“Working together works. We are better when we are together,” King continued. “My challenge to you is to walk together, work together, even if you have to cry together, Martin said it will speed up that day for not some of God’s children but all of God’s children — Black men, white men, Jews and gentiles, Protestants and Catholics — can join together and say, ‘Free at last!'”

Paul Chavez said the street intersection is representative of the intersection between his father’s and Martin Luther King’s work.

“My father learned much about boycotts from closely following Dr. King’s career, beginning with the Montgomery bus boycott in the mid-’50s,” Chavez said. “He was impacted by the strength of nonviolent social justice action. In 1966, Dr. King wrote my father, and he talked about our struggle, and he said, ‘Our separate struggles are really one: the struggle for freedom, for dignity and for humanity.'”

He said his father’s work transcended the Latino farm workers in California that he initially set out to support. He said as Cesar Chavez traveled the nation, he met people who were inspired to work for change.

“I think that it was a measure of his greatness that he inspired hope and confidence in people that were in short supply of it,” Paul Chavez said. “It is our hope that in addition to the street renaming that we’re celebrating today, that all of us will recommit ourselves to my father’s legacy and Dr. King’s legacy and take an active part in it. And we can do that by going out and being active in our communities. We can do that by being of service to others, especially those most in need, and we can do that by building a society that offers opportunity to everybody. And if we do that, then we honor the legacies of Dr. King and my father in the manner that they would be most proud of.”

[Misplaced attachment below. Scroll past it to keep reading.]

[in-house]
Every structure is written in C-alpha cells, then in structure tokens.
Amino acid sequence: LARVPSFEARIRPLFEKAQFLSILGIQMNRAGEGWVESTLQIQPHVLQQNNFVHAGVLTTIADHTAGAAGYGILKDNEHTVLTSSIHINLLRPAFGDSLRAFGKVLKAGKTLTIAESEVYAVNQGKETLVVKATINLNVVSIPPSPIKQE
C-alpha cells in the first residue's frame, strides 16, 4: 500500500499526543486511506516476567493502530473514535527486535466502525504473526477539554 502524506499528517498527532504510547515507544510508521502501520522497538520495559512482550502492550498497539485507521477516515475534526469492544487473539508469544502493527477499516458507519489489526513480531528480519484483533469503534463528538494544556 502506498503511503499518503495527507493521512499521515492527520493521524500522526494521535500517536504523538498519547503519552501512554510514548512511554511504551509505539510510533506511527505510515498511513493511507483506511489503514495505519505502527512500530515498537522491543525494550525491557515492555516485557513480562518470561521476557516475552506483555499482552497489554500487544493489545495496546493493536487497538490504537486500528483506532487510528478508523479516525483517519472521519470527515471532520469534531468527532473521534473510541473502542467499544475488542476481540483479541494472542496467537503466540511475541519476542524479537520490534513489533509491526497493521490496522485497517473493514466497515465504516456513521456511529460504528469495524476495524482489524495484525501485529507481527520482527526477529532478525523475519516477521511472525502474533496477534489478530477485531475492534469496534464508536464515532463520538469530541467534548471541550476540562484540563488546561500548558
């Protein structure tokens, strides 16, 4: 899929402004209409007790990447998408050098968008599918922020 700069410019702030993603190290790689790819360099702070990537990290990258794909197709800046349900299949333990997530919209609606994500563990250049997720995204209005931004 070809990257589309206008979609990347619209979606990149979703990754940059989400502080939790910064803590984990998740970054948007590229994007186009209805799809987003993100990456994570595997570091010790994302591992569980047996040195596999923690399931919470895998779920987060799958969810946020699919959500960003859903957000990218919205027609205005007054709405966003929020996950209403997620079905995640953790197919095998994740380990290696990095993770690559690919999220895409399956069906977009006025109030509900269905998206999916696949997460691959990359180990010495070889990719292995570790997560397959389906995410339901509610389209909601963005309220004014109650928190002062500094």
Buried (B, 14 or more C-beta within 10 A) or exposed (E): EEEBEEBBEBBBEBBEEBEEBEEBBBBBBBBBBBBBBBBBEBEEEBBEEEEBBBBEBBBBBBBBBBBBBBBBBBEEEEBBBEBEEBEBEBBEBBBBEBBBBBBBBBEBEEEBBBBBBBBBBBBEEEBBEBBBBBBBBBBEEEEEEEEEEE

The project was proposed by the Moving Ahead for the Remarkable Civil Rights Heroes, or MARCH. committee, which has been around for some 20 years. In October, Grand Rapids city commissioners voted unanimously to officially change the street names.

“This is historic for Grand Rapids. A perfect quote from MLK that I love is, ‘The time is always right to do what is right.’ And today was the time,” Shekirua Mack, vice president of the MARCH committee, said at the WOOD TV8 Digital Live Desk as the ceremonies were ongoing.

Left to right: Paul Chavez, Lupe Ramos-Montigny, Rev. Derek King and Robert S. Womack stand in front of the newly renamed intersection of Cesar Chavez Avenue and Martin Luther King Jr. Street. (Feb. 22, 2022)